Alzheimer’s Disease: Are We Closer to a Cure?

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Are we closer to a cure for Alzheimer's?Alzheimer’s disease is a form of dementia which affects people over the age of 65. This dementia is progressive and usually leads to institutionalization and eventual death. Although there is no definitive cause or treatment for this disease, there are some interesting features that distinguish it from other forms of dementia.

When you suffer from Alzheimer’s disease, the brain and various areas of the cerebral cortex are replaced with large plaques composed of amyloid protein and neurofibrillary tangles. Gradually, healthy neurons are replaced with tau proteins. These abnormal cellular growth patterns in the cortex disturb neuronal function and the transfer of information from various parts of the brain.

Recently, researchers discovered one of the reasons why people may actually develop Alzheimer’s disease. In a recent study published in the journal Neuron, researchers working with human and mouse brain neurons were able to isolate an enzyme called BACE-1 which, when combined with an amyloid precursor protein, produces the characteristic amyloid plaque. The researchers discovered that in healthy brain neurons, the BACE-1 enzymes are separated from the amyloid precursor proteins thus preventing the formation of the plaques. The challenge now is to determine what causes these two molecules to interact and what can be done to prevent this from occurring.

Although this basic research is compelling, there are some take away points which are worth knowing. It’s estimated that approximately 34 million people are living with Alzheimer’s globally and the incidence is expected to triple in the next four decades. Certain modifiable risk factors like diabetes, hypertension, obesity, smoking, depression, a sedentary lifestyle, lower education levels, and cognitive inactivity are all related to the development of Alzheimer’s disease.

It’s also estimated that approximately 50% of all Alzheimer’s cases are directly attributable to these risk factors! If the risk factors attributed to this disease were reduced by a mere 10-25%, there would be between 1.1-3.0 million fewer cases of Alzheimer’s worldwide!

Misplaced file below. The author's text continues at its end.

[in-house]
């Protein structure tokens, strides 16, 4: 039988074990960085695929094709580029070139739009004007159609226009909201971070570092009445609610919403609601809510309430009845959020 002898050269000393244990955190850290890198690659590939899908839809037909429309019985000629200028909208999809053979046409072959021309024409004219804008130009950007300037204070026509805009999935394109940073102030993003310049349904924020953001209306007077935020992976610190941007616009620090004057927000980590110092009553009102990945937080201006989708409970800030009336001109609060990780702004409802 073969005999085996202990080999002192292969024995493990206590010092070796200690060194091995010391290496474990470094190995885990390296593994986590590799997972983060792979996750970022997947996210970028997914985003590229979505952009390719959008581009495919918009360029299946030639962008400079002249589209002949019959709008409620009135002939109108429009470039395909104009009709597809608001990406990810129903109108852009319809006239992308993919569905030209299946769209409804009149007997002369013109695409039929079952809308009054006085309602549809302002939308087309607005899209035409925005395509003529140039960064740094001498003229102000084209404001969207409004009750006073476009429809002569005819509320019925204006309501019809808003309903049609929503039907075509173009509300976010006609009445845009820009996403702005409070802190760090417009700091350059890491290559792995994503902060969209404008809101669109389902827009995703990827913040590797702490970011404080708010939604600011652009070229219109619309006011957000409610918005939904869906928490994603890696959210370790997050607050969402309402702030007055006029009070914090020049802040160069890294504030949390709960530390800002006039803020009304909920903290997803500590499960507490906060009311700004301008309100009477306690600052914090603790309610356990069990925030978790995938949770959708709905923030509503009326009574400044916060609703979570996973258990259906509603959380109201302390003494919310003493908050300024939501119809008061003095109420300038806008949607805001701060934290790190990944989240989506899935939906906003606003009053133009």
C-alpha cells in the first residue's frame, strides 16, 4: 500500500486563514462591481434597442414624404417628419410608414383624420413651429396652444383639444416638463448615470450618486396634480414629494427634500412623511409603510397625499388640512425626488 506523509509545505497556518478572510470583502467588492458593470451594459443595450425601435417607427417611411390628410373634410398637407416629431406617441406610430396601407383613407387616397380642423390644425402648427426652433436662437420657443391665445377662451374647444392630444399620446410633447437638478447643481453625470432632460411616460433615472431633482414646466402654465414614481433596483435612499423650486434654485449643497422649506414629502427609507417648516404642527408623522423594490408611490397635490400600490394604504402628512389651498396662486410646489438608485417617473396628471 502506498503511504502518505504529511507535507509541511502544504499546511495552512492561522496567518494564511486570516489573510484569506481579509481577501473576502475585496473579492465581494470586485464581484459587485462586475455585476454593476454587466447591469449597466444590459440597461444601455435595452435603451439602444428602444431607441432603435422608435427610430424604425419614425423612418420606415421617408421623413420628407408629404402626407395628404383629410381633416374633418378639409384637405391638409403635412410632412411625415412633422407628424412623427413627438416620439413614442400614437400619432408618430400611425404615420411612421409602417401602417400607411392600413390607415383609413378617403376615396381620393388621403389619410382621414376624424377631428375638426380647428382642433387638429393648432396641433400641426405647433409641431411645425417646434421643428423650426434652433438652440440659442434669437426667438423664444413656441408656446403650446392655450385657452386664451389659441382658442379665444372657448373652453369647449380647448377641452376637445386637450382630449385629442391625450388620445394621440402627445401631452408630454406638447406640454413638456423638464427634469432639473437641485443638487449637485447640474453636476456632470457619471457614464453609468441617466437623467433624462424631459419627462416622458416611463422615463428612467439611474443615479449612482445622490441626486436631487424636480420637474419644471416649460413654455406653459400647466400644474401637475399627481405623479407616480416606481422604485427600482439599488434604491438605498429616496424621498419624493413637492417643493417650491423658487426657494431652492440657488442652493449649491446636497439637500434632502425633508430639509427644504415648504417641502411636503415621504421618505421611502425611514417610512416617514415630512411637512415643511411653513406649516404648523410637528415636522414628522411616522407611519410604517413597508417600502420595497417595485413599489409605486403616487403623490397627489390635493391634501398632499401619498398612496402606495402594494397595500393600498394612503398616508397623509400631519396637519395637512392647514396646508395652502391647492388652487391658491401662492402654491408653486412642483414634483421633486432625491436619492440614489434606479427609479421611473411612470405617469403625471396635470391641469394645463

The point here is that Alzheimer’s disease can be partially averted by specific lifestyle changes, improvements in mental acuity, and modification in other associated risk factors attributed to the development of this disease. Although valuable research is important to determine possible drug therapies, there are things most people can do on a daily basis which will lower the chances of them ever having to deal with the most common form of dementia.

Source(s) for Today’s Article:

“Why not everyone gets Alzheimer’s?” Huffington Post web site, August 11, 2013; http://www.huffingtonpost.com/2013/08/11/why-not-everyone-gets-alzheimers-proteins-enzymes_n_3721160.html?utm_hp_ref=healthy-living, last accessed August 13, 2013.

Das, U., et al., “Activity-Induced Convergence of APP and BACE-1 in Acidic Microdomains via an Endocytosis-Dependent Pathway,” Neuron. August 7, 2013; 79(3): 447-460.

Barnes, D.E., et al., “The projected effect of risk factor reduction on Alzheimer’s disease prevalence.” Lancet Neurol. September 2011; 10(9): 819-28.




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Dr. K.J. McLaughlin, BPE, CSCS, MASc. DC

About the Author, Browse K.J.'s Articles

Dr. K.J.McLaughlin is a chiropractor with 27 years of clinical experience. In addition, he has degrees in physical education, nutrition and is a certified strength and conditioning specialist with an interest in anti-aging medicine. He has also spent time studying health promotion and the effect that health education has upon health outcomes. Dr. McLaughlin has a diverse professional background which has involved clinical management, teaching, health promotion and health coaching and brings a unique passion to his work.